In March of 2014, the Minister of Finance tasked the Standing Senate Committee on Banking, Trade and Commerce to examine the use of digital currencies. The Committee pursued an extensive fact-finding mission in Canada and in the United States, speaking with, amongst others, representatives from regulatory bodies, financial institutions, digital currency interest groups, law enforcement, and universities. The long-anticipated, 64-page report was published this month with a clear message: while there are steps to take to address the risks digital currencies could pose in money laundering, terrorist financing, and tax evasion, the federal government should tread carefully in developing regulations for digital currency so as not to restrict or stifle its use and development.

Specific Recommendations by the Senate Committee

After thorough research into the technology behind the platform, its risks and the current regulatory environment in Canada and the United States, the Committee made eight specific recommendations.  The Committee recommended that the federal government:

  1. Take a “light regulatory touch – almost a hands off approach” with respect to digital currencies and their associated technology so as not to stifle further development;
  2. Consider employing the underlying blockchain technology for its own purposes of delivering government services and enhancing the security of private information;
  3. Regulate digital currency exchanges, other than businesses that solely provide wallet services, as money service businesses, to minimize the risks of money laundering and terrorist financing. In 2014, the federal Proceeds of Crime (Money Laundering) and Terrorist Financing Act was amended to extend the definition of “money services business” to persons “dealing in virtual currencies”.  The regulations implementing these amendments have not yet been released and it will be interesting to see whether the scope of entities characterized as “dealing in virtual currencies” will exclude businesses solely providing wallet services, consistent with this recommendation;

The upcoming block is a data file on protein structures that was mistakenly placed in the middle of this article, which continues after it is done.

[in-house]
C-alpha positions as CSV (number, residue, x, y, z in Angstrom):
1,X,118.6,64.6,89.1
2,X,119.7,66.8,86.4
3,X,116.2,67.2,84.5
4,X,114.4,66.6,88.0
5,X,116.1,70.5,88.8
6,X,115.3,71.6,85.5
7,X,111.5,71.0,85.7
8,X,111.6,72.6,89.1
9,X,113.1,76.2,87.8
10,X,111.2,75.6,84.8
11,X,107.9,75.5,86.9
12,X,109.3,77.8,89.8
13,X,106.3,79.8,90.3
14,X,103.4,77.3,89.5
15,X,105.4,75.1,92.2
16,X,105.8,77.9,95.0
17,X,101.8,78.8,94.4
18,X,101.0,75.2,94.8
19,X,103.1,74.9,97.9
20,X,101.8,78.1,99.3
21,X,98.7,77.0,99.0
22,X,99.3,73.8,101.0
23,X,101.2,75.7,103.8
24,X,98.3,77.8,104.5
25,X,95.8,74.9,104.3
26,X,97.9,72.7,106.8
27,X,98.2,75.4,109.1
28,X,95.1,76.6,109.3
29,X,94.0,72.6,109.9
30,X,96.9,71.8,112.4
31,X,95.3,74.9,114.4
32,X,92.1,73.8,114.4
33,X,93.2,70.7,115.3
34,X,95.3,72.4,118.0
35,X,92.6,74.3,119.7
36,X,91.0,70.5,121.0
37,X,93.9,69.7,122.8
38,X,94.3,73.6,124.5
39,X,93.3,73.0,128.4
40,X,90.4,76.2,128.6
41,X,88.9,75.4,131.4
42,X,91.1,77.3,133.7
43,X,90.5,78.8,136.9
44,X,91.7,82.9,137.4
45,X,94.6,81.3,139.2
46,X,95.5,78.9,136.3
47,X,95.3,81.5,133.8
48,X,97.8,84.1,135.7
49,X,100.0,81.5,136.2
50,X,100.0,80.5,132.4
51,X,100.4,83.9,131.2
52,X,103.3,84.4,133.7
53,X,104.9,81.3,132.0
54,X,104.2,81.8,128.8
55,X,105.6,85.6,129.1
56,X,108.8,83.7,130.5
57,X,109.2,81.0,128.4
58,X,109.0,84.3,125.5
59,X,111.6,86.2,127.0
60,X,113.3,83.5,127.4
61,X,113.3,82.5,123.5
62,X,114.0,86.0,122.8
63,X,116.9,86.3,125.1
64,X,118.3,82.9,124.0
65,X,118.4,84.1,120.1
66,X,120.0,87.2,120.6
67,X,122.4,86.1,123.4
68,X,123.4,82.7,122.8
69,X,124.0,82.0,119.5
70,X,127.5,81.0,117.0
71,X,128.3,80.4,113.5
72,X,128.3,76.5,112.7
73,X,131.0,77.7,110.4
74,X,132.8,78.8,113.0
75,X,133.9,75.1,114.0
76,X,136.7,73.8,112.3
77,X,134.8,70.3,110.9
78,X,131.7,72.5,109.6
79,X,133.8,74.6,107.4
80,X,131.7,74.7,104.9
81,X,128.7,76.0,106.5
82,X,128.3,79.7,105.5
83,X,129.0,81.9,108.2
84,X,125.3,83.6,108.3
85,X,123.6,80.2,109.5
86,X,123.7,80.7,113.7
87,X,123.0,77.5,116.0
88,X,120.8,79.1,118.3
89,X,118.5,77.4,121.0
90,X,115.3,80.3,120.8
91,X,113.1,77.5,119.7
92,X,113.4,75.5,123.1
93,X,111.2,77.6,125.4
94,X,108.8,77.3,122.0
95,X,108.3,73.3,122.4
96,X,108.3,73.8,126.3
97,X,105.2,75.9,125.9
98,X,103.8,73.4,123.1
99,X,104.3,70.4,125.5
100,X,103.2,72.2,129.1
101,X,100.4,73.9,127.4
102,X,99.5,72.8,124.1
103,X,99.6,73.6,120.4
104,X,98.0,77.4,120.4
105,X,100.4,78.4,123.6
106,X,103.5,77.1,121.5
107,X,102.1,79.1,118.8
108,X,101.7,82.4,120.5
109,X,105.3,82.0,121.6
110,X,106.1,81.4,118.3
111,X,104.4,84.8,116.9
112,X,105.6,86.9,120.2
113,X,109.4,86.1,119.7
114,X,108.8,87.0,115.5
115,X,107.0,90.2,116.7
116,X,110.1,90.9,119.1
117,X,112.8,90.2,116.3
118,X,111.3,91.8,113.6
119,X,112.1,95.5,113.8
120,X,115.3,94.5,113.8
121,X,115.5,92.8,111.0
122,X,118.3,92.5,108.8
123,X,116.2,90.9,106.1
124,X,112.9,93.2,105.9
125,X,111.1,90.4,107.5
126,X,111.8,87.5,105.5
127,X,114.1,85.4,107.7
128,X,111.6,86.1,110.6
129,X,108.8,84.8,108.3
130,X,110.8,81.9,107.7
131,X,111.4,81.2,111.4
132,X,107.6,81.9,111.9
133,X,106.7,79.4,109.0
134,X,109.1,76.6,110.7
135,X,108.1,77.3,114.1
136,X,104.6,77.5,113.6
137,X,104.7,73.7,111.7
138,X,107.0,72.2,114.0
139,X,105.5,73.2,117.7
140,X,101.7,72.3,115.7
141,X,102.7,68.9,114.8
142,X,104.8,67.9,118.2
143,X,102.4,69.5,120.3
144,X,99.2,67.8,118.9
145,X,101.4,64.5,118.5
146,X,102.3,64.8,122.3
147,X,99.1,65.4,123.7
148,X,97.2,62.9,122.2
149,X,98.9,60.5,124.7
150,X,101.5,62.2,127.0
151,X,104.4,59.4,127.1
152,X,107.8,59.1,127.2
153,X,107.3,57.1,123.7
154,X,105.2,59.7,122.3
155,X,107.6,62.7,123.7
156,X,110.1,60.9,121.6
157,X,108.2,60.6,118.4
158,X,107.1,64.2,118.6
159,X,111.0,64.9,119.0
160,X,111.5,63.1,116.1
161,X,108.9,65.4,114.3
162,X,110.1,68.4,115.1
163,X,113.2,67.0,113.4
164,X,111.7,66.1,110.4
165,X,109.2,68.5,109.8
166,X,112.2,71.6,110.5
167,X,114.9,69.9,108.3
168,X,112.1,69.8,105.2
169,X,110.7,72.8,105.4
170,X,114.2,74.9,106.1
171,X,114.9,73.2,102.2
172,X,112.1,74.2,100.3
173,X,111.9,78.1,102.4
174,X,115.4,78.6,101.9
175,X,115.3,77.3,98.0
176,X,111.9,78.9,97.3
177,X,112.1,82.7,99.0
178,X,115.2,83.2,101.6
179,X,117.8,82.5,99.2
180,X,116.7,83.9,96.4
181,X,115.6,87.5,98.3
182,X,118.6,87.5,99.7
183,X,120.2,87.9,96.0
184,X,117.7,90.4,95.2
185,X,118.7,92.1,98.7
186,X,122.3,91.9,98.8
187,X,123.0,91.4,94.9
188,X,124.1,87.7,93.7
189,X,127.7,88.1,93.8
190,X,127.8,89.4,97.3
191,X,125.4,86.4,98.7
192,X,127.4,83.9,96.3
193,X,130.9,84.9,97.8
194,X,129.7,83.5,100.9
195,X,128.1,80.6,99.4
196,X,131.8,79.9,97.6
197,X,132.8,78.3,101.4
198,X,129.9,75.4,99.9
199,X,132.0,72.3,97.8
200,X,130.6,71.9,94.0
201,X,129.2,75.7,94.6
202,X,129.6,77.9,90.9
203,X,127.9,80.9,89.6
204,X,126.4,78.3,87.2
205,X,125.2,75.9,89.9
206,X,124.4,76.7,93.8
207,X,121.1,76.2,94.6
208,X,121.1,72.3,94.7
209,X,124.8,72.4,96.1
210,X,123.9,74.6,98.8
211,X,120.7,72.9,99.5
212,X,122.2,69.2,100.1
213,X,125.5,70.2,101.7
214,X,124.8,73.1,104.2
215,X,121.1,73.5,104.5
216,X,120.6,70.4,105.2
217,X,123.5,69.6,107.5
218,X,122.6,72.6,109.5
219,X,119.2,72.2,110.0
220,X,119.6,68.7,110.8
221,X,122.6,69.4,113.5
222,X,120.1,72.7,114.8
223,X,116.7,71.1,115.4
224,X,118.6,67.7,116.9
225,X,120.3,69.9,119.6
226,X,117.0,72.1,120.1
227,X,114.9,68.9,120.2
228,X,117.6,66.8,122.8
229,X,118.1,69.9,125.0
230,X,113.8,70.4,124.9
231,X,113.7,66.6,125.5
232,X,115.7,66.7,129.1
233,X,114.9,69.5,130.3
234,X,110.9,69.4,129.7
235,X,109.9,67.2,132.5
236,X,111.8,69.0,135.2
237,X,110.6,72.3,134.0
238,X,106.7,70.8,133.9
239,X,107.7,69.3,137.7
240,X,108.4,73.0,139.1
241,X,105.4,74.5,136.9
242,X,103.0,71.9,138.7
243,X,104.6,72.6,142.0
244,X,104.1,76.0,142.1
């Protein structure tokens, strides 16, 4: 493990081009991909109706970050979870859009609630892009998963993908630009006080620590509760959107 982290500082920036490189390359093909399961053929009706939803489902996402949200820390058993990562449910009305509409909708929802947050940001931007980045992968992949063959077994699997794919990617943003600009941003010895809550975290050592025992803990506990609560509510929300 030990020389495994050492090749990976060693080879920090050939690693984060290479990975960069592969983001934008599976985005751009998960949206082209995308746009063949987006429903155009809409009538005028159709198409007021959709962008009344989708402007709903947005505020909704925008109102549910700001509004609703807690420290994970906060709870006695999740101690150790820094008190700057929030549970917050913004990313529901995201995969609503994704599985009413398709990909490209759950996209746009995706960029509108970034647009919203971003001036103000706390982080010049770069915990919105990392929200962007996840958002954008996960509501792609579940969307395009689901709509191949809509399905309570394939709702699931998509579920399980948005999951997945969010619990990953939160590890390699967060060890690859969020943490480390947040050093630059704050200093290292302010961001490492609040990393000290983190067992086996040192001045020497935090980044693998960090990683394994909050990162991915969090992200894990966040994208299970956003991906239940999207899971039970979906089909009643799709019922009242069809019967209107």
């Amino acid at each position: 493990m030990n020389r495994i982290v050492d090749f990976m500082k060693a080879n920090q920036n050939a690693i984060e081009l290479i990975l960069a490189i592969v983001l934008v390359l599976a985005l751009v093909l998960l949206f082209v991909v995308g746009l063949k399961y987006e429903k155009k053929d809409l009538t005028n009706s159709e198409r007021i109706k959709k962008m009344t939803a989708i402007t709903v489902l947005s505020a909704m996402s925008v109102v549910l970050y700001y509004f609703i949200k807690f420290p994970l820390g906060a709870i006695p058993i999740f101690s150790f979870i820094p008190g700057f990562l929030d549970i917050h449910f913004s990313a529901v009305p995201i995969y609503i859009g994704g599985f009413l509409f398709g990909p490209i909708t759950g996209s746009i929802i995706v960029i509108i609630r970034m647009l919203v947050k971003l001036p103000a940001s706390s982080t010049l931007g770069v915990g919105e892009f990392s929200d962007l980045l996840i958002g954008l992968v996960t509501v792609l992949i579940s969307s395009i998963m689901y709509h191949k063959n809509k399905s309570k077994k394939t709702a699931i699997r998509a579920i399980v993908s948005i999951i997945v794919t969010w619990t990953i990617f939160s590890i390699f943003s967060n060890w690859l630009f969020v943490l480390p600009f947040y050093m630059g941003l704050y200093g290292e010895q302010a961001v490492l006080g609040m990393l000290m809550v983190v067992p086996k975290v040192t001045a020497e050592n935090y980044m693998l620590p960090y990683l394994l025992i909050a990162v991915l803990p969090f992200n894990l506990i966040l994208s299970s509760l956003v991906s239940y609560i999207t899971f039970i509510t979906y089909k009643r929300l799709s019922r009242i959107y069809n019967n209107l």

4. Continue to work with other countries to formulate a global approach for regulating digital currencies;
  5. Convene a stakeholder roundtable (including banks) to search for solutions to lack of access to banking services for digital currency related businesses that address risks relating to anti-money laundering and anti-terrorism;
  6. Provide concise information and educate the public about the risks of using digital currencies and using alternative payment systems;
  7. Provide concise information and educate the public about the tax obligations of digital currencies when received as income, held as an investment or used to purchase goods and services; and
  8. Review and renew this study of digital currencies to assess the appropriateness of the regulatory environment in three years.

Conclusion

The Senate Committee’s endorsement of a “light regulatory touch” stands in contrast with the approach taken by the New York Department of Financial Services, which recently issued its “BitLicense” regime heavily regulating the activities of businesses providing virtual currency services in the State of New York (read our post on the recent New York regulations here).  In doing so, the Senate Committee has chosen to recognize the opportunities associated with digital currencies and digital currency technology (while still acknowledging that the associated risks must be addressed), thereby positioning Canada as a potential digital currency hub.